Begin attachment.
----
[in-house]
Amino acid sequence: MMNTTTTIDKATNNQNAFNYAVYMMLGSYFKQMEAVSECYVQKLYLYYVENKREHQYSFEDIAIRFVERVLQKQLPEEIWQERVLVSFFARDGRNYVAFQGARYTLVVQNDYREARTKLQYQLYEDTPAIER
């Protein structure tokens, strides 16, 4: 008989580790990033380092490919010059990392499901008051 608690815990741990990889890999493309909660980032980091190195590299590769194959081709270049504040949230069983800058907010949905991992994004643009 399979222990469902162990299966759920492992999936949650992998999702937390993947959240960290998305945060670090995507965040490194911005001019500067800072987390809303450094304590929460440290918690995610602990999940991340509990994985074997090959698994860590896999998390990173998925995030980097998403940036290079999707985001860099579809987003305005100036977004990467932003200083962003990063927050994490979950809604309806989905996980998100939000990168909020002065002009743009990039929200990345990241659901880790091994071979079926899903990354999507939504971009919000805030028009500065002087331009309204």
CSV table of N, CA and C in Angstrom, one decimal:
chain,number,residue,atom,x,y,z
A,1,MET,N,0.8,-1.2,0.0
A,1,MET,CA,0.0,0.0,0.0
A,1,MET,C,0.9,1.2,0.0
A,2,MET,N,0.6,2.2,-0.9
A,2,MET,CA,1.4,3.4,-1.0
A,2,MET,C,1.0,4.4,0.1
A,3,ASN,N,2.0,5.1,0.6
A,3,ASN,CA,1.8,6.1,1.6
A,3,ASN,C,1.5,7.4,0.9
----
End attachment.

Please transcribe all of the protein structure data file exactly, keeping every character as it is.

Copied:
[in-house]
Amino acid sequence: MMNTTTTIDKATNNQNAFNYAVYMMLGSYFKQMEAVSECYVQKLYLYYVENKREHQYSFEDIAIRFVERVLQKQLPEEIWQERVLVSFFARDGRNYVAFQGARYTLVVQNDYREARTKLQYQLYEDTPAIER
């Protein structure tokens, strides 16, 4: 008989580790990033380092490919010059990392499901008051 608690815990741990990889890999493309909660980032980091190195590299590769194959081709270049504040949230069983800058907010949905991992994004643009 399979222990469902162990299966759920492992999936949650992998999702937390993947959240960290998305945060670090995507965040490194911005001019500067800072987390809303450094304590929460440290918690995610602990999940991340509990994985074997090959698994860590896999998390990173998925995030980097998403940036290079999707985001860099579809987003305005100036977004990467932003200083962003990063927050994490979950809604309806989905996980998100939000990168909020002065002009743009990039929200990345990241659901880790091994071979079926899903990354999507939504971009919000805030028009500065002087331009309204």
CSV table of N, CA and C in Angstrom, one decimal:
chain,number,residue,atom,x,y,z
A,1,MET,N,0.8,-1.2,0.0
A,1,MET,CA,0.0,0.0,0.0
A,1,MET,C,0.9,1.2,0.0
A,2,MET,N,0.6,2.2,-0.9
A,2,MET,CA,1.4,3.4,-1.0
A,2,MET,C,1.0,4.4,0.1
A,3,ASN,N,2.0,5.1,0.6
A,3,ASN,CA,1.8,6.1,1.6
A,3,ASN,C,1.5,7.4,0.9